Wednesday 13 May 2009

Consorting with the enemy

It was a surreal moment. I stood on the terrace of the House of Lords, chatting to the chief executive of the RSPB, Graham Wynne. Some of my readers will be surprised to hear that he didn't have horns and a pointy tail. In fact he seemed like a decent bloke - softly spoken, intelligent, realistic, and interested in what I had to say.

No, I didn't lay into him about magpies or demand that his organisation stop throwing brickbats at gamekeepers. It wouldn't have been productive, and anyway the occasion was all about what shooters and conservationists have in common, not our points of disagreement. This was a reception to celebrate the success of the BASC's Green Shoots programme, which is linking shooters with conservation bodies in areas from Cheshire to the Somerset Levels to Dorset. If you have anything to do with running a shoot, I'd urge you to find out more and see how you can participate in this scheme.

So what did we talk about? Well, I declared my love of walking up grouse in the Highlands, deerstalking, and wildfowling. Wynne sounded positively enthusiastic and said he could quite see the appeal. We grumbled about the way today's children don't get the chance to discover nature for themselves, getting their knees grubby in the local pond as he and I had both done. To cap it all, he said he'd quite like to eat a grey squirrel, and asked me to describe what it tastes like.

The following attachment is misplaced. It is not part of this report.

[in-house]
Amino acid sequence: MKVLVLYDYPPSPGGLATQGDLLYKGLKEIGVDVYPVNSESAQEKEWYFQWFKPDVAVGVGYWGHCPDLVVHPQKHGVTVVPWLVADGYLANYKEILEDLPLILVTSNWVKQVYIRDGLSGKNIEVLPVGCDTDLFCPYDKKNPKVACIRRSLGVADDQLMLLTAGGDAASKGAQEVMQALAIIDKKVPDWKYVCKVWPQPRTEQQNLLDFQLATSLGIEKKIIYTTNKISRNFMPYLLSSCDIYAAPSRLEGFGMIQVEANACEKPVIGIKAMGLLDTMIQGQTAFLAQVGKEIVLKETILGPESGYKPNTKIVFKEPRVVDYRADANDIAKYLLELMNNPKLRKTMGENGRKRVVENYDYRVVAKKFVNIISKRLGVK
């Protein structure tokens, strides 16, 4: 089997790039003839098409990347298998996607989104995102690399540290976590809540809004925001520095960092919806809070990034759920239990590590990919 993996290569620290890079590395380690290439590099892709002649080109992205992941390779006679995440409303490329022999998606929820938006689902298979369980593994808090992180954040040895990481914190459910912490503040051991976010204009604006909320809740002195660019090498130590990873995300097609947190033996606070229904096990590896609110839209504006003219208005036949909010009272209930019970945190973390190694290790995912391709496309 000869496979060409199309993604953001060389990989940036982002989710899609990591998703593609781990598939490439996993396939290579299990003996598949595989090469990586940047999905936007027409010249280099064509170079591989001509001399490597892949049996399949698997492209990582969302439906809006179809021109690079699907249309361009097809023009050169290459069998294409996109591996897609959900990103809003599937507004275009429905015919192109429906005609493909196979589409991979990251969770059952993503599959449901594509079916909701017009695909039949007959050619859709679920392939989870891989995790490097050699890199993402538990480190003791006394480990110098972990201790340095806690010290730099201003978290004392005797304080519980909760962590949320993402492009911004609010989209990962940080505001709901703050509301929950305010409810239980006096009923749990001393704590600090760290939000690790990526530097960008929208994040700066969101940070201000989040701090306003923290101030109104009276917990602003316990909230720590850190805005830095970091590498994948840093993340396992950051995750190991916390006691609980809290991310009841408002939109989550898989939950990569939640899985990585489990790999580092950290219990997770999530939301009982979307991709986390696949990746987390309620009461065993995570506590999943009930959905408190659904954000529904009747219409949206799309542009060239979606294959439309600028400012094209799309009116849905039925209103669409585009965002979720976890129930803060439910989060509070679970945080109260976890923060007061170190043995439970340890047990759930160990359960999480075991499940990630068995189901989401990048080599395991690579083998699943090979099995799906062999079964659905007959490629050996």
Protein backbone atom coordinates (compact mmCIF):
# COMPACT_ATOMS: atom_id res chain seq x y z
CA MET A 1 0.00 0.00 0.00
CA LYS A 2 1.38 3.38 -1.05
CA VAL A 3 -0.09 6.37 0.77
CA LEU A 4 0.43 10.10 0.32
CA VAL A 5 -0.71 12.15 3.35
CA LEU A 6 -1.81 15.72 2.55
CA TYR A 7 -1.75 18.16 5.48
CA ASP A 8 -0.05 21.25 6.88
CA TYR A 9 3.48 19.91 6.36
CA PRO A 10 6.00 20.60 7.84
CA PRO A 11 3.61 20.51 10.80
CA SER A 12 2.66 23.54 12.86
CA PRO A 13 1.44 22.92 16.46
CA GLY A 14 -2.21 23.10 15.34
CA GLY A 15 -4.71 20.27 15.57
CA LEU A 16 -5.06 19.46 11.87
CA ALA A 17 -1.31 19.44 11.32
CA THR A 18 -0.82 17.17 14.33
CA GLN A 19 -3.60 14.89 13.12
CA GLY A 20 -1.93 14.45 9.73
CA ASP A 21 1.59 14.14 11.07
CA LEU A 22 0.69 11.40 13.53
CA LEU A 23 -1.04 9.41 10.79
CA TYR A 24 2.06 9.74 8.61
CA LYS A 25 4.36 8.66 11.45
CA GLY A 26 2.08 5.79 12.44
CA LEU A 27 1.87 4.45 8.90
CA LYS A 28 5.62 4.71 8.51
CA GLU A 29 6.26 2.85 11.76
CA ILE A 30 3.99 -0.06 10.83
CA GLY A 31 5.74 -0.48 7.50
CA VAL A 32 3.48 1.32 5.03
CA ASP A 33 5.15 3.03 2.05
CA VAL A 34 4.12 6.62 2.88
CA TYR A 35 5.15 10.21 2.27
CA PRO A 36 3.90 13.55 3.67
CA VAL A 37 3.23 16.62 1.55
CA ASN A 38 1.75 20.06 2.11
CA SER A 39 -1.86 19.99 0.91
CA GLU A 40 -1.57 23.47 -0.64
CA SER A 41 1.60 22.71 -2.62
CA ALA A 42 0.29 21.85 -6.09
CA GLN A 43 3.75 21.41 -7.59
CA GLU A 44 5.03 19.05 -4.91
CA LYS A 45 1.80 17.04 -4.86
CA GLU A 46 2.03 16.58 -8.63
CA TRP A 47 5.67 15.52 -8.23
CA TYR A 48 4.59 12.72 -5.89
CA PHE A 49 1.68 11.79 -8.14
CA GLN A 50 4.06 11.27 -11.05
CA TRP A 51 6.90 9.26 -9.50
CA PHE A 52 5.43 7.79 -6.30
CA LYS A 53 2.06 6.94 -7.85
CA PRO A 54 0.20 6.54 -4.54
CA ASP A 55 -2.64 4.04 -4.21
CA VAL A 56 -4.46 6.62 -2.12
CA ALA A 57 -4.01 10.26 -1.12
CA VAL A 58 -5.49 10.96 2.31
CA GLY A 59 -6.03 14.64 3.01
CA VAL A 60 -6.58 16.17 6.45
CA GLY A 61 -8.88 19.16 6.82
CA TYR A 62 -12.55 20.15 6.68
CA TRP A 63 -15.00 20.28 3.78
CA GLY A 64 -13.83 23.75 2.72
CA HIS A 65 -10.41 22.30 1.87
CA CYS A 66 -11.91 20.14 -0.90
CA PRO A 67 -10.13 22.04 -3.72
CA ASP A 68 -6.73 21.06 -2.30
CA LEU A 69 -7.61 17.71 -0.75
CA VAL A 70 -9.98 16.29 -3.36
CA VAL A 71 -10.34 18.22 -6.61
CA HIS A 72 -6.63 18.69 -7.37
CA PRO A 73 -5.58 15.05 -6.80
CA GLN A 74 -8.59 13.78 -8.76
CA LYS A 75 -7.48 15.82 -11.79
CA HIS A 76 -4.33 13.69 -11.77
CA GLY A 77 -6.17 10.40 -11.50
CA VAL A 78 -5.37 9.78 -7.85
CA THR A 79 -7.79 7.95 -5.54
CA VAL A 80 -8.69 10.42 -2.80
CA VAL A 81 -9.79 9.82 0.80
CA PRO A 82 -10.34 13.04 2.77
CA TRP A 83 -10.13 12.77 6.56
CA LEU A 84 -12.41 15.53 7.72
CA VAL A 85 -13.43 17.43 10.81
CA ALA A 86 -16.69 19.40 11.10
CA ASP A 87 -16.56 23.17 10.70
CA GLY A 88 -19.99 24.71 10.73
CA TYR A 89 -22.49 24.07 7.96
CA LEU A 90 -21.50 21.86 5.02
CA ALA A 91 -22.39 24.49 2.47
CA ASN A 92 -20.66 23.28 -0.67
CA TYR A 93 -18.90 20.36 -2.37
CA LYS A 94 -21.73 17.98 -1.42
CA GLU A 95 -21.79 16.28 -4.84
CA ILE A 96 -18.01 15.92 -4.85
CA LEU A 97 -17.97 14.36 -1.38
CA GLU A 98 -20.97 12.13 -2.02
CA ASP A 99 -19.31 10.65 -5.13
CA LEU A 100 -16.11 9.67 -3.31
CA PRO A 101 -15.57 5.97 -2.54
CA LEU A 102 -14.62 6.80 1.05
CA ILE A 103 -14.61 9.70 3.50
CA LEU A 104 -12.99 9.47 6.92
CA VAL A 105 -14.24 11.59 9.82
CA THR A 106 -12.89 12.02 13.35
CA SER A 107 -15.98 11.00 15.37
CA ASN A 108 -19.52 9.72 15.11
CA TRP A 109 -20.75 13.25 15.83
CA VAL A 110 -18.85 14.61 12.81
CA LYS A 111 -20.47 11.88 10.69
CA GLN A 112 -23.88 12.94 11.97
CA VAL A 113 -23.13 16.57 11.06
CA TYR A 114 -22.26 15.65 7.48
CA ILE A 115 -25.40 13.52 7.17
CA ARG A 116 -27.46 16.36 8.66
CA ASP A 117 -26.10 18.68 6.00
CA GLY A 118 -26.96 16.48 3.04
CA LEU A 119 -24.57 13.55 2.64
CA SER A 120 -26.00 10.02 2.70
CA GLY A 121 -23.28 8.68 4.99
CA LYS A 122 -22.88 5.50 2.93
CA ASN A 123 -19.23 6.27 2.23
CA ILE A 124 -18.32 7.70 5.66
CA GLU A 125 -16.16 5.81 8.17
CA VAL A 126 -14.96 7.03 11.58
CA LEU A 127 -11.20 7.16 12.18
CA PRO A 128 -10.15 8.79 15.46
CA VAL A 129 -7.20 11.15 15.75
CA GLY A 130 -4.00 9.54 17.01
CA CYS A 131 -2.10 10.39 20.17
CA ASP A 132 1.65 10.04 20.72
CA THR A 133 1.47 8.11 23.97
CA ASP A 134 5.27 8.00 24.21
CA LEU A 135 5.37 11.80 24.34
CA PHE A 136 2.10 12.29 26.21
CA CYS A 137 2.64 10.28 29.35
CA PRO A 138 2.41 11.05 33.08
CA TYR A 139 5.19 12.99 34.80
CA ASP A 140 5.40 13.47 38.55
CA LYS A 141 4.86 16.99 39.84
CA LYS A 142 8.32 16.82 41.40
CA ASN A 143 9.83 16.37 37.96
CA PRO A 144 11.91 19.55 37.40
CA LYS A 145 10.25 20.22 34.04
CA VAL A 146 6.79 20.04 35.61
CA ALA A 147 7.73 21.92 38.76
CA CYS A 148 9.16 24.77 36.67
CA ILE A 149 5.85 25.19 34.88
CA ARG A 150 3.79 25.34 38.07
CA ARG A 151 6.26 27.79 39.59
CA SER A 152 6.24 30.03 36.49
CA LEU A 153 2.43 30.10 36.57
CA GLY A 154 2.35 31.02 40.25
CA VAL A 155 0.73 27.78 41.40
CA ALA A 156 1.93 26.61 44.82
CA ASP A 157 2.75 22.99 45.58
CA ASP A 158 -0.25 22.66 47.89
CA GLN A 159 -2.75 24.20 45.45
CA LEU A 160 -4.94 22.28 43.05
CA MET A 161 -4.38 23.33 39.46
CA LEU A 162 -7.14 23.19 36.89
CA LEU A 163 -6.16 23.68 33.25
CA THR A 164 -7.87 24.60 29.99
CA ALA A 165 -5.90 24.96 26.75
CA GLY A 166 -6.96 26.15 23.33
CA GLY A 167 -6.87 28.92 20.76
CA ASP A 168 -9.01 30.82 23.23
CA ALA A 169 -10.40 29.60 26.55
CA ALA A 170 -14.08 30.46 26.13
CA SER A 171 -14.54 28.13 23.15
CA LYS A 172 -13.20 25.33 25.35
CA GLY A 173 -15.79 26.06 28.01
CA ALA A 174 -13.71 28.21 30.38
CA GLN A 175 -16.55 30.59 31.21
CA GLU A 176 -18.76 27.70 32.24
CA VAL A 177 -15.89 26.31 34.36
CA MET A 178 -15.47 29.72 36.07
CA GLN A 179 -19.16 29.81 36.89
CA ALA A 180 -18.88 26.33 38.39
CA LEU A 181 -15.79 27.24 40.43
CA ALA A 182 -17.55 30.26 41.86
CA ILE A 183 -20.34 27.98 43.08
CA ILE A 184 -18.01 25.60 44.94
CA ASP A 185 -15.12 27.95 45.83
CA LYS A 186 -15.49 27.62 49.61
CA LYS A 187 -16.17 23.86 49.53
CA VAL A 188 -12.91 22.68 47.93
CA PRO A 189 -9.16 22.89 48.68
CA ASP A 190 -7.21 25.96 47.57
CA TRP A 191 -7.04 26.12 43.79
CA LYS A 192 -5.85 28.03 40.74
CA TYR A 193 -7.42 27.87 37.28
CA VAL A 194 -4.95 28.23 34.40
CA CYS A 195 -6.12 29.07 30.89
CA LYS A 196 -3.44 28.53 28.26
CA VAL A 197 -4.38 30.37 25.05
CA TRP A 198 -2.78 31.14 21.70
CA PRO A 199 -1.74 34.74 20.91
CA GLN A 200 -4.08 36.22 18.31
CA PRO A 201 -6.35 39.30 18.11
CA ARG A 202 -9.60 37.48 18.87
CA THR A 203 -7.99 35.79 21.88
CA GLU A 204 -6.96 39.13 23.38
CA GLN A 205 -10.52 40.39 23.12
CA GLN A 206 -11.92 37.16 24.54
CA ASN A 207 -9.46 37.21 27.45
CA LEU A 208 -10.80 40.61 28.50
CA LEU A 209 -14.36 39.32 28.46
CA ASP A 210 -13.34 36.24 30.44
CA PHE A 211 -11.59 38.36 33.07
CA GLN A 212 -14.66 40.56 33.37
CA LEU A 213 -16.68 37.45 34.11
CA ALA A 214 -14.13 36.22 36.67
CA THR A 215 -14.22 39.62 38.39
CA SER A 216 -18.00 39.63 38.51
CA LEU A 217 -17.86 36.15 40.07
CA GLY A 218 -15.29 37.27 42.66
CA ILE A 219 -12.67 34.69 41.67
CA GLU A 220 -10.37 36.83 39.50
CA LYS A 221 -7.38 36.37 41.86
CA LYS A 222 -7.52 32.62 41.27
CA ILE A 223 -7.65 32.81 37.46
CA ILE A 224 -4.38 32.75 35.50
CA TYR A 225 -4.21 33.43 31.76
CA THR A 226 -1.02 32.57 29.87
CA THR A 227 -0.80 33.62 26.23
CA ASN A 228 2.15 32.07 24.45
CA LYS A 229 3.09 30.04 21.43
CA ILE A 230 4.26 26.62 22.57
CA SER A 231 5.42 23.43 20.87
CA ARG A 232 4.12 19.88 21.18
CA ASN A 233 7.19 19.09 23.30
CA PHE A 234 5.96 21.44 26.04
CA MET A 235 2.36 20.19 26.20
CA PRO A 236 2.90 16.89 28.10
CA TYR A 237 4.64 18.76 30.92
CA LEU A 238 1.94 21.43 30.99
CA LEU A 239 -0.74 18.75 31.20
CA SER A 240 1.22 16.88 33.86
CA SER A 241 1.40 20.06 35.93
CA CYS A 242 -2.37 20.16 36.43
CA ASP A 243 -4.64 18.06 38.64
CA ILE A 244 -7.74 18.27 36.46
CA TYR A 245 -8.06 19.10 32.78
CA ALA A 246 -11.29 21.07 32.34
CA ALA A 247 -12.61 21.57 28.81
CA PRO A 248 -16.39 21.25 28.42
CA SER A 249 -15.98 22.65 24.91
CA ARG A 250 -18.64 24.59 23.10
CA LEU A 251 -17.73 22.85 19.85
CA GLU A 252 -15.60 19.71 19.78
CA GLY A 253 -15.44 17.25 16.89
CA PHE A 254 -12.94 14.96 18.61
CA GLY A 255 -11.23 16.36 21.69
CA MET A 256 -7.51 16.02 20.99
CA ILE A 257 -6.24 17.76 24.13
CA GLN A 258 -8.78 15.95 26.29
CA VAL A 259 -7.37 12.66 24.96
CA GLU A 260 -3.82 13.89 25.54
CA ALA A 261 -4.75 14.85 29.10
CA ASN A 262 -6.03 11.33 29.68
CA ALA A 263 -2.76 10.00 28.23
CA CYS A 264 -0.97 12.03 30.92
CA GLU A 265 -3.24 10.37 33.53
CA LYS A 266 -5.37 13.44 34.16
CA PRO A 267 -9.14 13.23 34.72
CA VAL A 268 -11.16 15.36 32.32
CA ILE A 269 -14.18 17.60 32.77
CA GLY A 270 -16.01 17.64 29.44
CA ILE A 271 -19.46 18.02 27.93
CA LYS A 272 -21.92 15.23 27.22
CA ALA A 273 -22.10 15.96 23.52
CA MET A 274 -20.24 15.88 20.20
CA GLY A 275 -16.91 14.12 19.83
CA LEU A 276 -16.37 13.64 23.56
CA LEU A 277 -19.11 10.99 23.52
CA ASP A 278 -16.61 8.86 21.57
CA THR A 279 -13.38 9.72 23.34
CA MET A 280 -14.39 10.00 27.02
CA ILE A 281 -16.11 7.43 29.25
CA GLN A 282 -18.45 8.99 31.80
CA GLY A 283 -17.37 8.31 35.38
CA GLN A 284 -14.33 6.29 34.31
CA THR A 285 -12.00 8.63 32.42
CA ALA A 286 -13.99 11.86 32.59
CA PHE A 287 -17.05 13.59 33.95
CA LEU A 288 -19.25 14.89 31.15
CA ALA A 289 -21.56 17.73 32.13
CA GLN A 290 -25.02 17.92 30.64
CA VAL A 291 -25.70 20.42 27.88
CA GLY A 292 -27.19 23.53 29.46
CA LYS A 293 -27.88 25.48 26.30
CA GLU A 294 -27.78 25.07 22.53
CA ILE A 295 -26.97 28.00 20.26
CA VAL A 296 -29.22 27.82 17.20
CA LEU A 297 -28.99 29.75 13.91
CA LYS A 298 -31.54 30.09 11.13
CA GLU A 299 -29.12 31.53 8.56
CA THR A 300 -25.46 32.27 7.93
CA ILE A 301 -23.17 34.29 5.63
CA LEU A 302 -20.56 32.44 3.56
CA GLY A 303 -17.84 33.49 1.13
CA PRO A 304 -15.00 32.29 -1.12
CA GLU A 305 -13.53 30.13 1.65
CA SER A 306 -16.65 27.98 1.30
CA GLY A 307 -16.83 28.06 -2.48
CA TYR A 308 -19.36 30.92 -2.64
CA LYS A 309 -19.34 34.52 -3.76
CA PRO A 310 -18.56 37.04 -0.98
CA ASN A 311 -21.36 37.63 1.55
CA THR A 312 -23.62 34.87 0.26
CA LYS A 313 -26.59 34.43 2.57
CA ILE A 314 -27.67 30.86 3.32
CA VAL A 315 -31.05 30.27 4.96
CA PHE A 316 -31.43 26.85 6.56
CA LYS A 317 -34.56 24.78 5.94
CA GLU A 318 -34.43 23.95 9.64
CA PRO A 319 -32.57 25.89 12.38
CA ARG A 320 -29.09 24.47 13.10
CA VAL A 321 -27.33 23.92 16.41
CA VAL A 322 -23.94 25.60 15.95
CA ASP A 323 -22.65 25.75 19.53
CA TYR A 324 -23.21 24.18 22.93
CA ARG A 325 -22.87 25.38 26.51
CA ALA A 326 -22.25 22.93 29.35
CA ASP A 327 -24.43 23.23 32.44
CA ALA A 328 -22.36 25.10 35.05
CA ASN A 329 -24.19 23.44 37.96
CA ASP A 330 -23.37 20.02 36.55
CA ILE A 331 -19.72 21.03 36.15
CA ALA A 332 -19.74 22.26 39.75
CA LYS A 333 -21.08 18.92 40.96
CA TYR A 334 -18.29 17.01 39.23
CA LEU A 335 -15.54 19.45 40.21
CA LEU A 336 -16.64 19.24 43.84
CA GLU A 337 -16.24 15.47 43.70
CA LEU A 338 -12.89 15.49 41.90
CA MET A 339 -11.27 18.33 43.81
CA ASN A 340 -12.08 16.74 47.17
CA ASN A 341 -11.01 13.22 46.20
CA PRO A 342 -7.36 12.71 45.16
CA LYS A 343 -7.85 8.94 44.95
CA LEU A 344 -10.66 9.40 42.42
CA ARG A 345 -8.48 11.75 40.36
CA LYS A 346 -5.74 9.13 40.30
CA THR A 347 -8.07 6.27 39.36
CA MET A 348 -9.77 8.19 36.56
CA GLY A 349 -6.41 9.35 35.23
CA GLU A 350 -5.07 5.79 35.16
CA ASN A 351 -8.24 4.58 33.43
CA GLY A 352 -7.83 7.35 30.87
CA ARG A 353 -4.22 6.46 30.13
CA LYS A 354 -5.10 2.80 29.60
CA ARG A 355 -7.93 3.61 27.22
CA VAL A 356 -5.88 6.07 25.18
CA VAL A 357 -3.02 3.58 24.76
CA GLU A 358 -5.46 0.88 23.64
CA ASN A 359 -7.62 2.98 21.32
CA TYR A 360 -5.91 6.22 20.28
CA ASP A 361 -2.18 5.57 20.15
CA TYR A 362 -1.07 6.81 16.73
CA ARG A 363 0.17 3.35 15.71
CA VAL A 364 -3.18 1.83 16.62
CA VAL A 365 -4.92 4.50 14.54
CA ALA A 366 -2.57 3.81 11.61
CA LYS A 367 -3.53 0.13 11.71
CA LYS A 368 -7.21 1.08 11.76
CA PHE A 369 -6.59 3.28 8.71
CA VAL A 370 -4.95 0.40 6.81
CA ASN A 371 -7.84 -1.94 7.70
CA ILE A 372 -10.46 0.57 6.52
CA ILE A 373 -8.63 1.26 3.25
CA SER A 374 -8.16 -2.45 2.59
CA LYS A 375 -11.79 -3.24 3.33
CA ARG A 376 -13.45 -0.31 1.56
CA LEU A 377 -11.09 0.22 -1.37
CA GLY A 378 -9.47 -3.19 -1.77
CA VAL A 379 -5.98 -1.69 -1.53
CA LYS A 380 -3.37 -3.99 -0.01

I came away musing about the huge amount of common ground between shooters and those we sometimes think of as antis, and wondering whether I was being too cynical or a trifle naïve.


The Suburban Bushwacker said...

Sporting Shooter-RSPB annual squirrel barbie?

Meconopsis said...

Mr Marchington no tie ? in such company !!!!

vicky said...

Seriously though talking to 'the enemy' can be very interesting and usually reveals lots of common ground; most veggies for example don't eat meat as they don't like intensive farming and factory sytle slaughter....most rough shooters hunt for the pot because they don't like intensive farming and factory style slaughter. The RSPB wants to conserve birds....shooter want to conserve birds. The RSPB has a hard job; few organisations are expected to champion both the prey and the predator when both are endangered. Yes, they need to stop blaming keepers for everything, but they aren't all bad either!